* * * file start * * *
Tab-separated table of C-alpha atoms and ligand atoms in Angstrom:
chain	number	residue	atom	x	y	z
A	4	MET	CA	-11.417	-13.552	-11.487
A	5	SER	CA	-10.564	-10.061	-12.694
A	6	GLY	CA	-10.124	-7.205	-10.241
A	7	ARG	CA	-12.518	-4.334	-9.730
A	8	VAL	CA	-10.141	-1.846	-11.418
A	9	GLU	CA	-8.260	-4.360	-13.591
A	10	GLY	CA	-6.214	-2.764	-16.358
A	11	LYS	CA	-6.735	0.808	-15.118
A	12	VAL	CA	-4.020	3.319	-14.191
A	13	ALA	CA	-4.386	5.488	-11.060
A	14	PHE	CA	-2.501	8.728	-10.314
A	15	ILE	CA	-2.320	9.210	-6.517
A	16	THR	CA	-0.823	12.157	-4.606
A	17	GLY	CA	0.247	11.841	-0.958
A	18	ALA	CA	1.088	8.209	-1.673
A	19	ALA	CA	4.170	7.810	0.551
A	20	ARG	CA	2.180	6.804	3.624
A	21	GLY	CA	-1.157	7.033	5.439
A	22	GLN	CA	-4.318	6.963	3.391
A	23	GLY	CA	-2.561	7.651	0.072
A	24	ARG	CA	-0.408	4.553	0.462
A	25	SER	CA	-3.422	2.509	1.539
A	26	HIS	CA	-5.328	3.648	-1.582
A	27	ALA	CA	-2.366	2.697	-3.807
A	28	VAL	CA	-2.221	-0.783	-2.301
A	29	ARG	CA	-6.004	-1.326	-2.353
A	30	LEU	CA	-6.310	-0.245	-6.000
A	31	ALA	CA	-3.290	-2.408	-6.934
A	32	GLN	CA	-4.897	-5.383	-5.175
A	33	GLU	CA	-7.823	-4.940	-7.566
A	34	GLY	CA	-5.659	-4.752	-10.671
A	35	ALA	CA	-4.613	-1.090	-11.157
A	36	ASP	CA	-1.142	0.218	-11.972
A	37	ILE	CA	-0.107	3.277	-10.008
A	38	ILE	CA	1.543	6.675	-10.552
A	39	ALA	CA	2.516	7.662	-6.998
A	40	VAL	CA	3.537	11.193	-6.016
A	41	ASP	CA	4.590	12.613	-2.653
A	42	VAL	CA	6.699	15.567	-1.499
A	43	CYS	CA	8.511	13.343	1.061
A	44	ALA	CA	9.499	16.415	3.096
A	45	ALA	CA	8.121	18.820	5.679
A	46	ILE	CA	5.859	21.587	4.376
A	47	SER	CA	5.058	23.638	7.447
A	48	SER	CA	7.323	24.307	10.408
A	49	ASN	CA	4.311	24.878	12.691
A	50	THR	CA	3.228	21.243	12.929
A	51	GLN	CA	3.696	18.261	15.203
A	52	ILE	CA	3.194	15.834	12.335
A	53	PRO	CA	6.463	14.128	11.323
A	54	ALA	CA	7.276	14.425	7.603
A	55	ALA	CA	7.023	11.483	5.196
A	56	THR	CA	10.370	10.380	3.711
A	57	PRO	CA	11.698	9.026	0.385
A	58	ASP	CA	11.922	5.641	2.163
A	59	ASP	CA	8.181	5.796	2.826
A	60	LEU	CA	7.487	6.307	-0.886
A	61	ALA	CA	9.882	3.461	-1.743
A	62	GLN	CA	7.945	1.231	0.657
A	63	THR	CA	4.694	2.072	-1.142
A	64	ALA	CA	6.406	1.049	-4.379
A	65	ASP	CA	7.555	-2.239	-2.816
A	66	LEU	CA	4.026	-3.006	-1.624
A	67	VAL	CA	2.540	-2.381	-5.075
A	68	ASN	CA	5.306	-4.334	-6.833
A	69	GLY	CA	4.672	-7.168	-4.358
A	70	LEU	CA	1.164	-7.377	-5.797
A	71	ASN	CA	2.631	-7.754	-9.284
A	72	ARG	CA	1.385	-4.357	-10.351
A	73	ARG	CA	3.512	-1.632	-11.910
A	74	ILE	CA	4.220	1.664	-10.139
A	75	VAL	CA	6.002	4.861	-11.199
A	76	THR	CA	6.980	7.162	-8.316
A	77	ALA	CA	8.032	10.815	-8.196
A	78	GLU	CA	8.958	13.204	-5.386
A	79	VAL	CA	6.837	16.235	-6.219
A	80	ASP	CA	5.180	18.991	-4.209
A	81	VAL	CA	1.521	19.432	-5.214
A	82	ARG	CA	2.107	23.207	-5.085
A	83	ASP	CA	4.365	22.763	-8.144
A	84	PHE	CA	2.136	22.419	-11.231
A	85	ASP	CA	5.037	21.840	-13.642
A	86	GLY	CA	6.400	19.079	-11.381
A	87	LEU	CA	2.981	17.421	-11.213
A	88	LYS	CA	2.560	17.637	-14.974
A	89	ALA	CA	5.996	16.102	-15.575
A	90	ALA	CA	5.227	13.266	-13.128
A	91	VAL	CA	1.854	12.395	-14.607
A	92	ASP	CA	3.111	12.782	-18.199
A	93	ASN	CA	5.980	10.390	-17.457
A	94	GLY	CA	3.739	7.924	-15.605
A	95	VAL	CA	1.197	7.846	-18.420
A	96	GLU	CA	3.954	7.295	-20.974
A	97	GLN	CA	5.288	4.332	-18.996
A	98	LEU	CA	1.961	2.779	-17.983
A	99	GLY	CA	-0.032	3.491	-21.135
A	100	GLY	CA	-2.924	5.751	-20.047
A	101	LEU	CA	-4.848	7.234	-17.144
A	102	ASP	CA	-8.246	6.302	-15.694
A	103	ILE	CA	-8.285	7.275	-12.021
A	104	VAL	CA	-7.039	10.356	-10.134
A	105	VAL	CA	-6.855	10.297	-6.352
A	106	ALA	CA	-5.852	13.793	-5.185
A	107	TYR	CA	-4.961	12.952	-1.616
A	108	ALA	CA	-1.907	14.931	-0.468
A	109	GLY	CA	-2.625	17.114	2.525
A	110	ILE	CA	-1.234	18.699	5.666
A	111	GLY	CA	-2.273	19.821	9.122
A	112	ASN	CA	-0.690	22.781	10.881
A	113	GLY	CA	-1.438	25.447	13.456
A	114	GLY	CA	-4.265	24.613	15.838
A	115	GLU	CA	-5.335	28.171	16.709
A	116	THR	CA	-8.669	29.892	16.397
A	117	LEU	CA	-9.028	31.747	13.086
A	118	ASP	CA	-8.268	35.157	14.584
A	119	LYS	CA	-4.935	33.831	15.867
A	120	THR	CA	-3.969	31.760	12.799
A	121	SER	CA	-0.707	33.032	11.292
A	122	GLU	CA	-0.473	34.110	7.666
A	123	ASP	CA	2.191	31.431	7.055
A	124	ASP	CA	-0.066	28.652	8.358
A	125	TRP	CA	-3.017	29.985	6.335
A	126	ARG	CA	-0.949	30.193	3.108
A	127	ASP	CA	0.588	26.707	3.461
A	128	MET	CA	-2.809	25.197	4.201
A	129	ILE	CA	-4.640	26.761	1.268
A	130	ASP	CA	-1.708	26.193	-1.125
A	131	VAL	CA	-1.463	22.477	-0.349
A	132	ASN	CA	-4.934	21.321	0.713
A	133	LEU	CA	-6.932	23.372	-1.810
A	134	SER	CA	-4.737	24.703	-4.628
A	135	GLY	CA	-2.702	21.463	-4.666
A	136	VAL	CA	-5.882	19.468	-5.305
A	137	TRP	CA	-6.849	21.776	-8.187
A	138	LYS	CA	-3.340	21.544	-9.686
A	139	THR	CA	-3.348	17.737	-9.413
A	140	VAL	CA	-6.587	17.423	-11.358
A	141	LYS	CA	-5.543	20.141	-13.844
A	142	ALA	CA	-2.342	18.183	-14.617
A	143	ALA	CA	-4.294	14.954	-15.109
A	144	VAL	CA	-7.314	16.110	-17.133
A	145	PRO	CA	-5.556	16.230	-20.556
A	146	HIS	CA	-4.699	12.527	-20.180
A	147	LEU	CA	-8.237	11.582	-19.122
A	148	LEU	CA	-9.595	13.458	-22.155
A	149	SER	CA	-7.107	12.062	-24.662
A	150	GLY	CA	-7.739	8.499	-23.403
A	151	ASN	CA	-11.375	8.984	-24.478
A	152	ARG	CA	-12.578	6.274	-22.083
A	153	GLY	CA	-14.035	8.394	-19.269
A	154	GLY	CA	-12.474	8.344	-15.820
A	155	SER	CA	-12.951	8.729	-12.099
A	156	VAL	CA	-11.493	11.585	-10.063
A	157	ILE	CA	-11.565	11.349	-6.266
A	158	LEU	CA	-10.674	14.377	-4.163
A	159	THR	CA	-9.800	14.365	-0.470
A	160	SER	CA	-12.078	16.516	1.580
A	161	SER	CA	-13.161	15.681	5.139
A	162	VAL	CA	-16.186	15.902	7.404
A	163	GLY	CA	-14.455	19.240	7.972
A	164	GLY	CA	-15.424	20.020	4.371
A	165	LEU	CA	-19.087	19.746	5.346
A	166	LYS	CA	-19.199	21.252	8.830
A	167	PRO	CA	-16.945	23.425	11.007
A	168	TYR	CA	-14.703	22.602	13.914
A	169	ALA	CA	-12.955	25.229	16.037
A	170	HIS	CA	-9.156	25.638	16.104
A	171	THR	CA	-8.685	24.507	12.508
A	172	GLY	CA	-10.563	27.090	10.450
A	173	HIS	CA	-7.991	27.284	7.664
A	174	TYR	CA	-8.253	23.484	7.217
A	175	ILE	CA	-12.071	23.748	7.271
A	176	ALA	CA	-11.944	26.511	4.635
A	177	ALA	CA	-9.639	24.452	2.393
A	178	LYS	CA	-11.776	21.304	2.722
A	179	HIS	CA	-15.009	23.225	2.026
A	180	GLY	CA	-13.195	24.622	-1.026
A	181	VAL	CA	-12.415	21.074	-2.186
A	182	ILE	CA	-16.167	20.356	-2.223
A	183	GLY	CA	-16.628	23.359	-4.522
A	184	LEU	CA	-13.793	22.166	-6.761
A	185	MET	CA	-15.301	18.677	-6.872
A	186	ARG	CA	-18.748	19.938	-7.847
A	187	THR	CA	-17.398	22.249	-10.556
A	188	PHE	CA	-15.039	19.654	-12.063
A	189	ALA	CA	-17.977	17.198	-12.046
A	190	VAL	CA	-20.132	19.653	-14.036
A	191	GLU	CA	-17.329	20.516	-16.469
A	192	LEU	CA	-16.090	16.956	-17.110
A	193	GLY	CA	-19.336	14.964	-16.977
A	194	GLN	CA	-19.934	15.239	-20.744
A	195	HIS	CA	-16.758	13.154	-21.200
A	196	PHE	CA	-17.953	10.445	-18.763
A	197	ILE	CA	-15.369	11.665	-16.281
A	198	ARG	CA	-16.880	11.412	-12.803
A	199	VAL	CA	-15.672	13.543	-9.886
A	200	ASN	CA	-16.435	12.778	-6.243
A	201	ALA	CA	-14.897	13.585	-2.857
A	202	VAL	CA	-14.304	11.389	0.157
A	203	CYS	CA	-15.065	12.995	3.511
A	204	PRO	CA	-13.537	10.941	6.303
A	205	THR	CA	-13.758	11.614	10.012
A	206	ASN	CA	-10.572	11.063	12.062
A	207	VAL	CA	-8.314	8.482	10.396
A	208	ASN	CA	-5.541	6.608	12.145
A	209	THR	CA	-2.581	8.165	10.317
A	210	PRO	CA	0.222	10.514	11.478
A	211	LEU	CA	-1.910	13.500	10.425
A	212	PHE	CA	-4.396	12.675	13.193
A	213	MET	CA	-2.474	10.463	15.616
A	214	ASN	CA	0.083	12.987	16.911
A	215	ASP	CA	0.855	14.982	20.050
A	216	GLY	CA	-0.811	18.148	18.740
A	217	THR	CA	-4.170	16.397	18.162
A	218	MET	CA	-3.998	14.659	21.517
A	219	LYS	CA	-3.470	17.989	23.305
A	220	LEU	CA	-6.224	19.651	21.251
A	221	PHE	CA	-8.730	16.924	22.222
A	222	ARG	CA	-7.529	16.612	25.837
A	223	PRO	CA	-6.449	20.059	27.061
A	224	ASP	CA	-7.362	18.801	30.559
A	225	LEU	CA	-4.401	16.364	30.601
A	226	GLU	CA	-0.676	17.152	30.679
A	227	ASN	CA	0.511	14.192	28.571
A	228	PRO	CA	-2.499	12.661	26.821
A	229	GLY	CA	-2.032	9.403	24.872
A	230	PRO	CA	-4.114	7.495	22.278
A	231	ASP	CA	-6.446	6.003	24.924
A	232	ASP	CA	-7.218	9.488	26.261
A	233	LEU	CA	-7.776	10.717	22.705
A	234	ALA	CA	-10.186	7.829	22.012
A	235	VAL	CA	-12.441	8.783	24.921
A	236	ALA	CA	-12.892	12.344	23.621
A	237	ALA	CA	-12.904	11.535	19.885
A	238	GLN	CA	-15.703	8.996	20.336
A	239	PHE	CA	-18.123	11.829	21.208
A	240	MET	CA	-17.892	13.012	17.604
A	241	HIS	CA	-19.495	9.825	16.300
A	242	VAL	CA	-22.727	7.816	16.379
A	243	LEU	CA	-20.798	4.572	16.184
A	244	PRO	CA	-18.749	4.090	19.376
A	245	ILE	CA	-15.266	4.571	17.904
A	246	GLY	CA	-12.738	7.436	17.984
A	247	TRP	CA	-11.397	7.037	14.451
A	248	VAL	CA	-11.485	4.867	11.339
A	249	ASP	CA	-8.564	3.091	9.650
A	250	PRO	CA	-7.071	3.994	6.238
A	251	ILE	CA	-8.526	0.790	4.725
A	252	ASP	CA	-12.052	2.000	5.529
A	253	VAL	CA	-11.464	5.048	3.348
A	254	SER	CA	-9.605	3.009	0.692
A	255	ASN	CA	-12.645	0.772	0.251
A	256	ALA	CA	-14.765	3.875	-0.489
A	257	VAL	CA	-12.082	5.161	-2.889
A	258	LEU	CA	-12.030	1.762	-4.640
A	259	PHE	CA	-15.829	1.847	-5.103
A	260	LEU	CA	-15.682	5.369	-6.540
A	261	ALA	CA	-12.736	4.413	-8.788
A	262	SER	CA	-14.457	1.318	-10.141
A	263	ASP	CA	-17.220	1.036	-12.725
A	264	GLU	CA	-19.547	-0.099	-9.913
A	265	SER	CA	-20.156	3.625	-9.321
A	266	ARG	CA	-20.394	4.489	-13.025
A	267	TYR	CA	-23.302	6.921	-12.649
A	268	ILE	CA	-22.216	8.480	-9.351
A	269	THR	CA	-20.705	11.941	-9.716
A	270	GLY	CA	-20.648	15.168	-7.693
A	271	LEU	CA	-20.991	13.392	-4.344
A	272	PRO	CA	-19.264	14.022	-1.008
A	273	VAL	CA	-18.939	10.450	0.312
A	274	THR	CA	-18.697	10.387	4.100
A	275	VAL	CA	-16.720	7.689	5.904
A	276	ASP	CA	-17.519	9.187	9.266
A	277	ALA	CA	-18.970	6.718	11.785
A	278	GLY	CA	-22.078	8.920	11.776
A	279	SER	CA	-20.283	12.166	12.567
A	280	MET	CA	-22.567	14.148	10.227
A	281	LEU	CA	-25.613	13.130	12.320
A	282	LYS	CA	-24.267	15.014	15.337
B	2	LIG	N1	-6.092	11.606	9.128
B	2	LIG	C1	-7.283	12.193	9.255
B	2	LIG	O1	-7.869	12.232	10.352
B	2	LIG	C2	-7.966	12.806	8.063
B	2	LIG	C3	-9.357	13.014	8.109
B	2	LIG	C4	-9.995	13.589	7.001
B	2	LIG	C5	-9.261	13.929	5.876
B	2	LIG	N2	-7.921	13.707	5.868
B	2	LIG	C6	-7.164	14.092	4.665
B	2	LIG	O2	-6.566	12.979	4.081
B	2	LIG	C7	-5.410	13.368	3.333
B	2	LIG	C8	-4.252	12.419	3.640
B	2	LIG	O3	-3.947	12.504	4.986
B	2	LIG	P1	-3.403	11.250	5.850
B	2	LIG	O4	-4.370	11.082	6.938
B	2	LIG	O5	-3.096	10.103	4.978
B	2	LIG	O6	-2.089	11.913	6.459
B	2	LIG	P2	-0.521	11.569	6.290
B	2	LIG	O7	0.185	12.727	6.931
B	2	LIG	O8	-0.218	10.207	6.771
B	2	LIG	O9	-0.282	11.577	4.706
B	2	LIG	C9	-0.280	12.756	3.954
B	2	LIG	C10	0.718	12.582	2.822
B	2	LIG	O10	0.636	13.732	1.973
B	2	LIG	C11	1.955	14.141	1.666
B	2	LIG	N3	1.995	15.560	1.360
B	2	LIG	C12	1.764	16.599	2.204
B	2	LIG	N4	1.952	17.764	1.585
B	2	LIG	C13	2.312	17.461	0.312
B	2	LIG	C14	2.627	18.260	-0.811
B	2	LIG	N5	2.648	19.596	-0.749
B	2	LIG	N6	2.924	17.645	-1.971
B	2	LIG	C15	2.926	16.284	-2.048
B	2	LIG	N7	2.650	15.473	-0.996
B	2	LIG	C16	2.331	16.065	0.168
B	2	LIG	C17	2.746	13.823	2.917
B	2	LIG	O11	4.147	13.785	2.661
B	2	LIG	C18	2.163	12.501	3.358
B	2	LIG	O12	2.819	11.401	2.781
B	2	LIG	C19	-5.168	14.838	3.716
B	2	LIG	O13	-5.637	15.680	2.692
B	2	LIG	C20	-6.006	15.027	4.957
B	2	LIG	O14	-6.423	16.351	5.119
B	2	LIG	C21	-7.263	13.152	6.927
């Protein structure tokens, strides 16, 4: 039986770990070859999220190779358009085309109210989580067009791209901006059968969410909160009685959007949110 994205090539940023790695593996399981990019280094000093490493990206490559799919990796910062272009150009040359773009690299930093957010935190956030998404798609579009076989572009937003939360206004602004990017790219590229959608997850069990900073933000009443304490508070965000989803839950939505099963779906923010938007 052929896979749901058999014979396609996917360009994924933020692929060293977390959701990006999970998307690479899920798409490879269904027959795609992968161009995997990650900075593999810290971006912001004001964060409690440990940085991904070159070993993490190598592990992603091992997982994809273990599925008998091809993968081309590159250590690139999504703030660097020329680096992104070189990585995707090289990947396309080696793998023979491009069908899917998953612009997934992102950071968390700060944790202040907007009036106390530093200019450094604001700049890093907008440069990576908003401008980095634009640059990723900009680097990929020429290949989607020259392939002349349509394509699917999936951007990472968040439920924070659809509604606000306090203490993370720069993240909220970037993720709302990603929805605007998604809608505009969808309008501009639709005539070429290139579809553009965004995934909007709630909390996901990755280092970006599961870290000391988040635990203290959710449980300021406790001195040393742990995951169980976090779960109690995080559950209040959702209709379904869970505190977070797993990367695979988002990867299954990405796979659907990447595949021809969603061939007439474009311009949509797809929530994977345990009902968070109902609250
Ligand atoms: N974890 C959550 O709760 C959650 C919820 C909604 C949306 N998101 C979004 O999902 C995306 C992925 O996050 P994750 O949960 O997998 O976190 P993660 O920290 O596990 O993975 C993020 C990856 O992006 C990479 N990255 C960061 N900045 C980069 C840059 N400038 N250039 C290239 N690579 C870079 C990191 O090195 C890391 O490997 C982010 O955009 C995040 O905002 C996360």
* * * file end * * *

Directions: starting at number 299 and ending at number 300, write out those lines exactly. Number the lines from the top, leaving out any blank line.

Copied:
B	2	LIG	P2	-0.521	11.569	6.290
B	2	LIG	O7	0.185	12.727	6.931